The luminous intensity of LEDs is however dependent on their spectral distribution, junction temperature, drive current, non-linear luminous flux output characteristics, peak wavelength shifting and spectral broadening characteristics, device ageing and manufacturing tolerances which include for example binning for peak wavelength, luminous intensity and forward voltage. As such a successful design of a control system for such a lighting system would include optical feedback from a sensor that monitors both colour and intensity as is outlined in the prior art. However, this scenario introduces additional design issues such as variations in colour sensor spectral responsivities, sampling rates, and feedback loop response times. In addition, approximations are introduced by linear colour spaces when translating the sensor signals into a model of human colour vision, for the perceived illumination. A typical approach to such a problem is to implement a proportional integral-derivative (PID) controller whose feedback control signal is a weighted sum of the instantaneous error, the integral of the error, and the derivative of the error, wherein this approach implicitly assumes that the process being controlled is linear. The combination of junction temperature dependencies, square law dimming, and colour space mapping may therefore preclude the effective use of linear PID controllers as is done in the prior art. As such there is a need for a control system for controlling a plurality of discrete light sources having varying peak wavelengths of emissions that can account for these non-linear factors, thereby providing the dynamic control of the lighting system.

This background information is provided for the purpose of making known information believed by the applicant to be of possible relevance to the present invention. No admission is necessarily intended, nor should be construed, that any of the preceding information constitutes prior art against the present invention.
 

Brief summary of the invention

An object of the present invention is to provide a control system for an illumination device incorporating discrete light sources. In accordance with an aspect of the present invention, there is provided an illumination system comprising: a plurality of light-emitting elements for providing illumination having a variety of wavelengths; at least one detecting device for providing information regarding the illumination being created by the light-emitting elements; a computing system for receiving the information from the at least one detecting device and based on a predetermined set of parameters, determining a plurality of control parameters; a controller for receiving the plurality of control parameters and determining a set of control signals, wherein said control signals are sent to the light-emitting elements in order to control the illumination being created; and a power source for providing power to the illumination system.

Claims


1. An illumination system comprising: a) a plurality of light-emitting elements for providing illumination having a variety of wavelengths, b) at least one detecting device for providing information regarding the illumination being created by the light-emitting elements; c) a computing system for receiving the information from the at least one detecting device and based on a predetermined set of parameters, determining a plurality of control parameters, said predetermined set of parameters defined by a multivariate function having a solution defining a hyperplane representing constant chromaticity for a given luminous intensity; d) a controller for receiving the plurality of control parameters and determining a set of control signals, wherein said control signals are sent to the light-emitting elements in order to control the illumination being created; and e) a power source for providing power to the illumination system.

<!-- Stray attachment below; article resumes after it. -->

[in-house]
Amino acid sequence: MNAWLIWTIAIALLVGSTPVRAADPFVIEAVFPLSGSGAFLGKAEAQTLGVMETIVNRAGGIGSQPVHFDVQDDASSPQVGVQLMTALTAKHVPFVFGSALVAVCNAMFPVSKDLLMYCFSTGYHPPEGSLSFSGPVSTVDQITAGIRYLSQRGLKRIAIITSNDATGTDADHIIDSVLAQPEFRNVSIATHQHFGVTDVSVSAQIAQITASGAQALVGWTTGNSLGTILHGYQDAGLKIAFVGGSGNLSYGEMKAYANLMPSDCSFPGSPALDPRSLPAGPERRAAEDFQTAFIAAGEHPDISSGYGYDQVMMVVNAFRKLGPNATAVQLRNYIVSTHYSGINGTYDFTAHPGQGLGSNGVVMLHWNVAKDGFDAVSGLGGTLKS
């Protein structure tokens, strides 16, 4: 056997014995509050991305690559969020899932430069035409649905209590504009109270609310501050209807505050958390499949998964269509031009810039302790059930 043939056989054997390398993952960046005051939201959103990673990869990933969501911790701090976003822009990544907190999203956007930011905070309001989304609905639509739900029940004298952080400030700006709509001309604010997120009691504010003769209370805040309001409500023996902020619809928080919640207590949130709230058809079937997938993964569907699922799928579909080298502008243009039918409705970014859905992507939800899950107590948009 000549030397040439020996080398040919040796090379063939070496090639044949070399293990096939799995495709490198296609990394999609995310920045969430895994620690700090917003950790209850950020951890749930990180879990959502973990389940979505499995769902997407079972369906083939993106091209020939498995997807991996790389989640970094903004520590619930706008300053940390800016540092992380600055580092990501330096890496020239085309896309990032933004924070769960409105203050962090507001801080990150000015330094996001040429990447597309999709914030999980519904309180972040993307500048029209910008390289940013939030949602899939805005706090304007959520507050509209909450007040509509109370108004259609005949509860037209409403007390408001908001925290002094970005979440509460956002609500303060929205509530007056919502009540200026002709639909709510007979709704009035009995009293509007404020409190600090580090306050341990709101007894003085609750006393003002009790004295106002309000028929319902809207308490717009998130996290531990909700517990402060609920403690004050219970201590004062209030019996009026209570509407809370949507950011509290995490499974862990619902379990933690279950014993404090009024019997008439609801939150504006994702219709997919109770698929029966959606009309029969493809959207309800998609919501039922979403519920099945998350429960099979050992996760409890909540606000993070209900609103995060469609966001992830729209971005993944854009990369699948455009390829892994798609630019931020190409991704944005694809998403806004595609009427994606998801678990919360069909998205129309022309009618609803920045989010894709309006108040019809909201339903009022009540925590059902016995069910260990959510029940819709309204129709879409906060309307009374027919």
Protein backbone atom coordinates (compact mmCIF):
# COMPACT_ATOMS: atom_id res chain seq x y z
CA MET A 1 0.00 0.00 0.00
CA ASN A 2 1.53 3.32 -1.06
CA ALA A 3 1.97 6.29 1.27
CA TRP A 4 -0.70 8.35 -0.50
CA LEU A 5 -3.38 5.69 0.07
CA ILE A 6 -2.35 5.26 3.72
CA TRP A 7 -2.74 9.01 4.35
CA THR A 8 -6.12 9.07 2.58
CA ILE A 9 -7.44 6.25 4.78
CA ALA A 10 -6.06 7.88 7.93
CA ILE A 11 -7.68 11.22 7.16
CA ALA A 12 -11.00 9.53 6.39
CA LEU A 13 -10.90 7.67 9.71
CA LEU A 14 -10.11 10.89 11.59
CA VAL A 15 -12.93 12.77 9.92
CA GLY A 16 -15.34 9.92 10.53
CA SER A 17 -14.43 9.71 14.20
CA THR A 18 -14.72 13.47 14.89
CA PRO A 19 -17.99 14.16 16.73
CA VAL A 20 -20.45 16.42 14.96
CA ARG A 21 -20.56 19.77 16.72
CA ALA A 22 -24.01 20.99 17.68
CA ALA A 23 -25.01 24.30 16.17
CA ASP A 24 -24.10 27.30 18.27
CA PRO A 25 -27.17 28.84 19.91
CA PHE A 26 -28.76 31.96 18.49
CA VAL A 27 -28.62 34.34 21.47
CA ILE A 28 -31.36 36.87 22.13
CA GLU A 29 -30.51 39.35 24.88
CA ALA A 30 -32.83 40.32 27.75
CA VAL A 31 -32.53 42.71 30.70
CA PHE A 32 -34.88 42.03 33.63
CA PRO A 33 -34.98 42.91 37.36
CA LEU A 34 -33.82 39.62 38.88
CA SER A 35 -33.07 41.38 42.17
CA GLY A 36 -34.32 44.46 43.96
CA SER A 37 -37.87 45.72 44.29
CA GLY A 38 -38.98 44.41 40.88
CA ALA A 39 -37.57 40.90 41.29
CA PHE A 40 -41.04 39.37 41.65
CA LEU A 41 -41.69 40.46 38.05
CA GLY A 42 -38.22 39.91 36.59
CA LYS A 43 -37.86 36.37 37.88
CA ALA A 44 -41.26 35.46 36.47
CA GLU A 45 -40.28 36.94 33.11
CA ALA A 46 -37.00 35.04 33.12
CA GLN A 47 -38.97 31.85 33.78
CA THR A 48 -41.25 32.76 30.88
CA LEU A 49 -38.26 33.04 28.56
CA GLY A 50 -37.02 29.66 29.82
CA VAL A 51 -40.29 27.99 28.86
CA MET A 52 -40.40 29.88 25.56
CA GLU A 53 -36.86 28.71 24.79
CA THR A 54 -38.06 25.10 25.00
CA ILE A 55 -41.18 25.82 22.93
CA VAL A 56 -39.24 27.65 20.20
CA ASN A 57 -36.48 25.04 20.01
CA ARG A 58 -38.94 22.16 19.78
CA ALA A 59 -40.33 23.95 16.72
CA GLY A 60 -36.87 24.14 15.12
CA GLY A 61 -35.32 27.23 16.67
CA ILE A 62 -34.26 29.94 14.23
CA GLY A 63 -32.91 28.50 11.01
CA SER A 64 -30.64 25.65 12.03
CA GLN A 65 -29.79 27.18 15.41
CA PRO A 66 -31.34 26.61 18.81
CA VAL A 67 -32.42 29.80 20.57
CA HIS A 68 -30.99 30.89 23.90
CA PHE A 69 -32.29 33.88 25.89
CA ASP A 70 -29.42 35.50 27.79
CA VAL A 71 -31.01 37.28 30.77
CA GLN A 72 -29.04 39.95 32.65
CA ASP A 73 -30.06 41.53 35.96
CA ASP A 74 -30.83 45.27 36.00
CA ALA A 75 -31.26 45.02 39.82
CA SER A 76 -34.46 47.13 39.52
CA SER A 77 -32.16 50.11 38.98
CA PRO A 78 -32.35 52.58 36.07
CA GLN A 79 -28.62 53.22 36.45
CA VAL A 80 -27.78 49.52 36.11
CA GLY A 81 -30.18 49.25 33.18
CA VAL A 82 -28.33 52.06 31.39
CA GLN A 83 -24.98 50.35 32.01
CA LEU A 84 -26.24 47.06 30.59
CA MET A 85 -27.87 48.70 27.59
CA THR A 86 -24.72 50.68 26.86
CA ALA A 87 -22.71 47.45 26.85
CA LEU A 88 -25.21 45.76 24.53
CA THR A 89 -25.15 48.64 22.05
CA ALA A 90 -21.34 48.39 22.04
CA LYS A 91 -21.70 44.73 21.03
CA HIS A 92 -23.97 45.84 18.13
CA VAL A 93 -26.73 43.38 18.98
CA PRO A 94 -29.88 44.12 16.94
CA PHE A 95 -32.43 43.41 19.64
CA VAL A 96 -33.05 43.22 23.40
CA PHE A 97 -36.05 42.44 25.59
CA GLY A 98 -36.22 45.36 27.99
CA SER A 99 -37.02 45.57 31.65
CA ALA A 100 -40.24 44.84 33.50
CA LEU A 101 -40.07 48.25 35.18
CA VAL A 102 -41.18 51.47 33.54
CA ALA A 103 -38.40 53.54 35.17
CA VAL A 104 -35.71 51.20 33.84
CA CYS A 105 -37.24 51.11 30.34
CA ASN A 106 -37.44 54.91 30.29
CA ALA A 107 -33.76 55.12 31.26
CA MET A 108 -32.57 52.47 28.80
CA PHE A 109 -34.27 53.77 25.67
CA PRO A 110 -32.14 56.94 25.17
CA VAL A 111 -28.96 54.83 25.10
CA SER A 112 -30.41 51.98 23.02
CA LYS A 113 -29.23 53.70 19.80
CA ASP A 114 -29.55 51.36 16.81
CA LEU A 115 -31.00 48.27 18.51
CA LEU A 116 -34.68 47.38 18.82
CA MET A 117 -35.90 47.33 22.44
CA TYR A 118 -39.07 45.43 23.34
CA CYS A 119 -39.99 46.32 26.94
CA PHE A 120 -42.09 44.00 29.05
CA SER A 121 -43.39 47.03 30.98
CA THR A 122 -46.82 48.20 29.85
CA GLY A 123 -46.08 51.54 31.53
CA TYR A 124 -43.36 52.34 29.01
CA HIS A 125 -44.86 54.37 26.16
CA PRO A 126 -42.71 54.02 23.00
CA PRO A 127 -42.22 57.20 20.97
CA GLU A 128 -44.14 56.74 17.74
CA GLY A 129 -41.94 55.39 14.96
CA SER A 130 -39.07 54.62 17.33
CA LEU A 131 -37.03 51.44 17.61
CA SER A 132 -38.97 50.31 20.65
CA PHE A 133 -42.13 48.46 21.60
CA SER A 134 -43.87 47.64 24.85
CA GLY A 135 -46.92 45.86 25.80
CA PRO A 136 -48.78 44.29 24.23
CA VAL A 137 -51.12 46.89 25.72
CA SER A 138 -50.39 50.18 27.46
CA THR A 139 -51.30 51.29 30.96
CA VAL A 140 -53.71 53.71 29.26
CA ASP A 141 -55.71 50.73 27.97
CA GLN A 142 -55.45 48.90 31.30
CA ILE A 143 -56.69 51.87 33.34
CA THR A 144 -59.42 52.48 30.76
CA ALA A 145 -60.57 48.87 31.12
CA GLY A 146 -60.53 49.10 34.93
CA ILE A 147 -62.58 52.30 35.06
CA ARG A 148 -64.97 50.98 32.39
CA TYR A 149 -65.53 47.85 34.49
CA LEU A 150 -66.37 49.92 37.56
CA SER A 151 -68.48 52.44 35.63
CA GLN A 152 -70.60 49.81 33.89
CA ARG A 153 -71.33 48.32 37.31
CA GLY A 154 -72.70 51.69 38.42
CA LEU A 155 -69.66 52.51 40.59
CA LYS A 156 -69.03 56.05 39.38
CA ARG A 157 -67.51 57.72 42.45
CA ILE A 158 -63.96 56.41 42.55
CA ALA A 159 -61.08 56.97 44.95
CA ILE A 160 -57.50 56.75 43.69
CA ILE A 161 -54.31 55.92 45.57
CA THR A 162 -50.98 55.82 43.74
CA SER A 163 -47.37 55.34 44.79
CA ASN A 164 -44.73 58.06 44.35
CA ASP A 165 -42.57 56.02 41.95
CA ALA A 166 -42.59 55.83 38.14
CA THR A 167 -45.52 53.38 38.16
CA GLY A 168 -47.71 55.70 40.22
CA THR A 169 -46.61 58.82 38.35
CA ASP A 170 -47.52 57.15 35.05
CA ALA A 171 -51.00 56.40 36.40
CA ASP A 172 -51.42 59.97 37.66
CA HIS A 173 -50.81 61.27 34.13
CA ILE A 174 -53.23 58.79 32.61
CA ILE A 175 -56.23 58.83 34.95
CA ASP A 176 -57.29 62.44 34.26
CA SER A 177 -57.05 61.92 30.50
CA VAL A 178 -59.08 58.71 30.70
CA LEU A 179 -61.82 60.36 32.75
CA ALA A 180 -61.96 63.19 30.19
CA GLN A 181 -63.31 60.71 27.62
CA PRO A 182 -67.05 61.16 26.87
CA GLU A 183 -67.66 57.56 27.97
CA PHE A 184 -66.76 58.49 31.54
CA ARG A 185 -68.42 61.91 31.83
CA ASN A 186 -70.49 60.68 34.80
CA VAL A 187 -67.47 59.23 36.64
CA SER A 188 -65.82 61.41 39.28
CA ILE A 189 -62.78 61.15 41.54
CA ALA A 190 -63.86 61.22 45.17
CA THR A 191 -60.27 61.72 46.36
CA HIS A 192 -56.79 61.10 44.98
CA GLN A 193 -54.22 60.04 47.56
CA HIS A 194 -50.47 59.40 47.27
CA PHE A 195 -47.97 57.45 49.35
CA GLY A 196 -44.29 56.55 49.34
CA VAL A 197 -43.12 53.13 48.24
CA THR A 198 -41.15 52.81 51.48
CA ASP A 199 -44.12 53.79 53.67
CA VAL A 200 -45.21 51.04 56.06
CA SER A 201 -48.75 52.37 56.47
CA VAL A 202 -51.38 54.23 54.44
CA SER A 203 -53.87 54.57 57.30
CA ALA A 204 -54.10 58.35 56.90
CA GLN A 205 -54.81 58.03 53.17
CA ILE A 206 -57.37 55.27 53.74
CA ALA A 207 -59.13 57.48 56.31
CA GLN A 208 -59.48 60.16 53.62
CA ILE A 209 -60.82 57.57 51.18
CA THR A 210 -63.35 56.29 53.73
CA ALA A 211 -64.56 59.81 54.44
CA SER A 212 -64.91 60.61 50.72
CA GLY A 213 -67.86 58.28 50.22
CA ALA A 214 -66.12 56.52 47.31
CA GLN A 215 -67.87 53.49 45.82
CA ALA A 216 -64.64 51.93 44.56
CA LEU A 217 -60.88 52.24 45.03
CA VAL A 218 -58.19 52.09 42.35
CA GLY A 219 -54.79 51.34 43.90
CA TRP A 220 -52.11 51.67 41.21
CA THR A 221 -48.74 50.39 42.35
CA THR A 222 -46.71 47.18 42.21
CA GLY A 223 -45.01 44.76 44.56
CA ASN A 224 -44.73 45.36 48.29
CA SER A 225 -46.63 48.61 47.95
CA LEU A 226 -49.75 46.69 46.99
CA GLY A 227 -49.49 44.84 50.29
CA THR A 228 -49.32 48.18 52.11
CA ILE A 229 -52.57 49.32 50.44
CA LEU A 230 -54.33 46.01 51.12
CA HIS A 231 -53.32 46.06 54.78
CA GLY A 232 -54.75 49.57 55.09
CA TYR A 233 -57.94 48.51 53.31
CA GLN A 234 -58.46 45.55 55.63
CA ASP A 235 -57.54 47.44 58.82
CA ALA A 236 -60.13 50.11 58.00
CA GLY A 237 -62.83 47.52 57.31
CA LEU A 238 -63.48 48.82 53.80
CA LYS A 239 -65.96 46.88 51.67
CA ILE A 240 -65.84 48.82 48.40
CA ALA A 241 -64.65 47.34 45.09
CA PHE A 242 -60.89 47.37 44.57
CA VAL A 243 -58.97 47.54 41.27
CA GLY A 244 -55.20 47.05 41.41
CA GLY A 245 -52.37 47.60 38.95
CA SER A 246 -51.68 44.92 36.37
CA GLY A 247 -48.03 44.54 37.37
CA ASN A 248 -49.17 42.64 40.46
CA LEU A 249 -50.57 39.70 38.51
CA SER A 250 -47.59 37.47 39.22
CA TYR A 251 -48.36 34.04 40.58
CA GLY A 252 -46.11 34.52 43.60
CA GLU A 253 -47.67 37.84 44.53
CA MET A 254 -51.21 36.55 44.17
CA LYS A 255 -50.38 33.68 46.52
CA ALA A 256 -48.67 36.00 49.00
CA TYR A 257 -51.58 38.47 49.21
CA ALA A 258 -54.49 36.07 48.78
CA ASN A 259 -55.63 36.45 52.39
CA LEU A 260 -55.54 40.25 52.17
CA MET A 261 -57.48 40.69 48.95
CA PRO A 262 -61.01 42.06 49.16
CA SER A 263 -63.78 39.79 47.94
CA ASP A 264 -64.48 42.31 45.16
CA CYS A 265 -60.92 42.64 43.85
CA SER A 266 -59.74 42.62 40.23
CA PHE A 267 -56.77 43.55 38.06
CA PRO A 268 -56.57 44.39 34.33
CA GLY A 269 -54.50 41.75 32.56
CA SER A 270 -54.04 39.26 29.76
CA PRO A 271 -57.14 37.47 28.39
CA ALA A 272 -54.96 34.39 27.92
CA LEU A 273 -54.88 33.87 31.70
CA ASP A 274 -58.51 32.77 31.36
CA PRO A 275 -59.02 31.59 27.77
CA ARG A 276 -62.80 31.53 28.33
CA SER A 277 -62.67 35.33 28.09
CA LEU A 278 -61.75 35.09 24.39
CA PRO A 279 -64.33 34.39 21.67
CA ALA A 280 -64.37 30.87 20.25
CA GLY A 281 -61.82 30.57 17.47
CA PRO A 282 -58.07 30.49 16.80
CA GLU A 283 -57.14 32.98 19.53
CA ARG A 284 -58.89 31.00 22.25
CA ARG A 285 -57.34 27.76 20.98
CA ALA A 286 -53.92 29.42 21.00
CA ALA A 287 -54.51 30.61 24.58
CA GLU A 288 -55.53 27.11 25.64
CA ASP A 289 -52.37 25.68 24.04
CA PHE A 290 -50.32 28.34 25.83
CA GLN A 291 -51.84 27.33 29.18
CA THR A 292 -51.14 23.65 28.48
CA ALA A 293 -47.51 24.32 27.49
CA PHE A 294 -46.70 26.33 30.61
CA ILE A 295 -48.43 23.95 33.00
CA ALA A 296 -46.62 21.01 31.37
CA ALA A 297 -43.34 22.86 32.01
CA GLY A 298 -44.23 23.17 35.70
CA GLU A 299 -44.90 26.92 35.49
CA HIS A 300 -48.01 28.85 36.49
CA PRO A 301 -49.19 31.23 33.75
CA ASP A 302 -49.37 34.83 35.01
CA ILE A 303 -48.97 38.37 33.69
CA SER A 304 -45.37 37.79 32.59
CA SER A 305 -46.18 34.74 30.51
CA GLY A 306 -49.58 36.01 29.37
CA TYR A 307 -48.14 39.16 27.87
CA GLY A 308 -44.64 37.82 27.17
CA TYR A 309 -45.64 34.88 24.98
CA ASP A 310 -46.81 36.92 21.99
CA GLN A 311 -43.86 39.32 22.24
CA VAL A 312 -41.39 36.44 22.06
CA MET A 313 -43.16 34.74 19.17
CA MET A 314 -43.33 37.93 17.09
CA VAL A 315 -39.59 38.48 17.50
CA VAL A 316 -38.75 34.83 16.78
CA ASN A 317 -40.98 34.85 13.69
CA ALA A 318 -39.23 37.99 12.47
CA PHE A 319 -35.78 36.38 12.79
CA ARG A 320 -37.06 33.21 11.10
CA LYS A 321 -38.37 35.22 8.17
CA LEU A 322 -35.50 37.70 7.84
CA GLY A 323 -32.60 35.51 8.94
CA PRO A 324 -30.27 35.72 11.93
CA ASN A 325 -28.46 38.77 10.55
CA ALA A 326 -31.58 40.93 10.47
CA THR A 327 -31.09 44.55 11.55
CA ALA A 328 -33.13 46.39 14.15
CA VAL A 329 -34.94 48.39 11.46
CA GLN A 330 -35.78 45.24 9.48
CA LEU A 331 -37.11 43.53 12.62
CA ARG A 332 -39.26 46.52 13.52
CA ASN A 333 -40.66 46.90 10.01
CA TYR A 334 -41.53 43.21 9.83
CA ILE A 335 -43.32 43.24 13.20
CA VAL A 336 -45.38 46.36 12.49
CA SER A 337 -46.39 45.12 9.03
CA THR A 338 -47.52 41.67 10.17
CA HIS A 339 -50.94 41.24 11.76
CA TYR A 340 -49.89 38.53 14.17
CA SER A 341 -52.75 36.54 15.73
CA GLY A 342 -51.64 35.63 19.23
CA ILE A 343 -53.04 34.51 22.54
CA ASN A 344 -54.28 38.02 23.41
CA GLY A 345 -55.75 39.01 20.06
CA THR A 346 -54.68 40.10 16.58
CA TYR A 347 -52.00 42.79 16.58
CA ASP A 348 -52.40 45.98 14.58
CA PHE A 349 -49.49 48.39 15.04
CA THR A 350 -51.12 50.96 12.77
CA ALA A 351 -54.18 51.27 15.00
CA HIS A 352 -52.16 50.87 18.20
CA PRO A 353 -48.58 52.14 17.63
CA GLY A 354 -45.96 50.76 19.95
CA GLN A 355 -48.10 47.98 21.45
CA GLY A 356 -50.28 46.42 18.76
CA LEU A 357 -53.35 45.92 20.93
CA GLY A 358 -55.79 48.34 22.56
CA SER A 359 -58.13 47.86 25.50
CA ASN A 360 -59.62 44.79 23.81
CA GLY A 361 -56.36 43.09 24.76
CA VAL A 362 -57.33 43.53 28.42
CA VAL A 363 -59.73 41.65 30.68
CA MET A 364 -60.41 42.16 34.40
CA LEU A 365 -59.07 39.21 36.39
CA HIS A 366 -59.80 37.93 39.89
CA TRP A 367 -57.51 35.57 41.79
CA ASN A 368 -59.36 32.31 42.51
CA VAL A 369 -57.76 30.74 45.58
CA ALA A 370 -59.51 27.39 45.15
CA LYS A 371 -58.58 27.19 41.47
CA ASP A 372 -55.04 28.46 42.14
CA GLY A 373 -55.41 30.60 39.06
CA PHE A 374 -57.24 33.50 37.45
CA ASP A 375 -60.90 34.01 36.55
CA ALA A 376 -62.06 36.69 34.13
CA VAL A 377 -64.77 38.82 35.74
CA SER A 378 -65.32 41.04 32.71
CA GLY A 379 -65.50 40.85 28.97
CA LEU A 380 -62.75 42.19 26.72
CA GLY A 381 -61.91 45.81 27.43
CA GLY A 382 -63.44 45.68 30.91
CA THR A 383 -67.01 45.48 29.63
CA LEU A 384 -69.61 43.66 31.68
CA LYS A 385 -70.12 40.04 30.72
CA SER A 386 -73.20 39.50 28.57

2. The illumination system according to claim 1, wherein the at least one detecting device is capable of collecting information representing characteristics selected from the group comprising luminous and spectral radiant flux of the illumination, junction temperature of at least one of the plurality of light-emitting elements, desired luminous intensity, correlated colour temperature and ambient light.
3. The illumination system according to claim 1, wherein the at least one detecting device is a photometric sensor or a colourmetric sensor.
4. The illumination system according to claim 1, wherein the computing device is a microcontroller.
5. The illumination system according to claim 1, wherein a neural network is integrated into the computing system.
6. The illumination system according to claim 5, wherein the neural network is a radial basis function.
7. The illumination system according to claim 5, wherein the neural network is a generalised radial basis function.
8. The illumination system according to claim 1, wherein the controller is a proportional integral-derivative controller.
9. The illumination system according to claim 1, wherein controller functionality is integrated into the computing system.
10. The illumination system according to claim 1, wherein the plurality of light-emitting elements are arranged in one or more arrays.
11. The illumination system according to claim 10, wherein each of the one or more arrays are individually controlled by the controller.
12. The illumination system according to claim 1, wherein the plurality of light emitting elements are individually controlled by the controller.